urban and network analysis
In late 2015, a colleague and I began investigating the efficacy of urban network analysis on both building and campus design. Through two investigations, one building focused, and one campus focused we sought to better understand path utilization on campuses, and potential routes through a mock hospital corridor to improve crisis response. Utilizing the tools developed by the City Form Lab at Harvard University, we leveraged both GIS and Rhino modeling programs in our research.
3d urban network analysis - building network analysis
The first study we undertook was to better understand the theoretical paths that may be traversed during an emergency - from doctors location (random) to patient care room. The two images above illustrate two separate operations, the left illustrates the reachable areas within 250' of a potential doctors route. The second graphic to the right illustrates the potential routes between two points within the hospital complex. The alternate routes are based upon research that indicates humans typically vary +/-10% off of the fastest path. Further research into these two metrics could lead to modifications of building layouts to either ensure the fastest routes or encourage them.
campus network analysis
Similar to the above study, a 2D version can be adapted to investigate path networks throughout a campus or urban setting. For this study, the Johns Hopkins Campus was used to study the fastest routes between two points. What is dissimilar between the building and campus setting is the larger variety of paths that a student could potentially take. Understanding what these routes are can help us better understand how the campus is being utilized, or, how the campus is inhibiting student movement. These inhibitors could be geographic, architectural, or site design based. If networks are longer between student housing and dining or emergency services, or between student housing and specific academic facilities, how could a campus restructure student locations in the future to enhance or improve student movement throughout the campus? What portions of the campus are the most heavily trafficked, and how could that prioritize master planning implementation strategies?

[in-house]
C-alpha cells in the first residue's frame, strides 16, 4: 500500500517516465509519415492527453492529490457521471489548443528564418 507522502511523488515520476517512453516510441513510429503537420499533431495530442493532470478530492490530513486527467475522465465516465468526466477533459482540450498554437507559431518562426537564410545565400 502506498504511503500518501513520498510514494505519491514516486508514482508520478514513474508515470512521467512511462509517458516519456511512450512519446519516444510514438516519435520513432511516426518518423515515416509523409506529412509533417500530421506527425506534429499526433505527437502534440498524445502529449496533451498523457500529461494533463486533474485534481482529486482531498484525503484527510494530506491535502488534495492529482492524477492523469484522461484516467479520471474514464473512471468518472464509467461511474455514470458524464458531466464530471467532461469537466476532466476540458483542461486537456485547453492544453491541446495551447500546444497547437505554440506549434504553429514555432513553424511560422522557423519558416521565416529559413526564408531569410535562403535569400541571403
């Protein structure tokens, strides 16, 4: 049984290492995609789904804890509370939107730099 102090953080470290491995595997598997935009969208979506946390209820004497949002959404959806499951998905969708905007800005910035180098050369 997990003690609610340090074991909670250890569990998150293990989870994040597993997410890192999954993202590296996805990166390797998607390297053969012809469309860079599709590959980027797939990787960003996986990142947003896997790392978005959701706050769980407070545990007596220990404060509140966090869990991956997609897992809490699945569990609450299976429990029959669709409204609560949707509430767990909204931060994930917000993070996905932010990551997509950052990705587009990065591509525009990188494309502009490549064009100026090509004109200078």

The next steps of the research are to incorporate slopes and stairs into the equation to study the movement disabled students and visitors. How does the experience of a disabled person relate to an able bodied person? Further on campuses or urban areas where there are a lot of steep slopes, how do current transportation networks respond?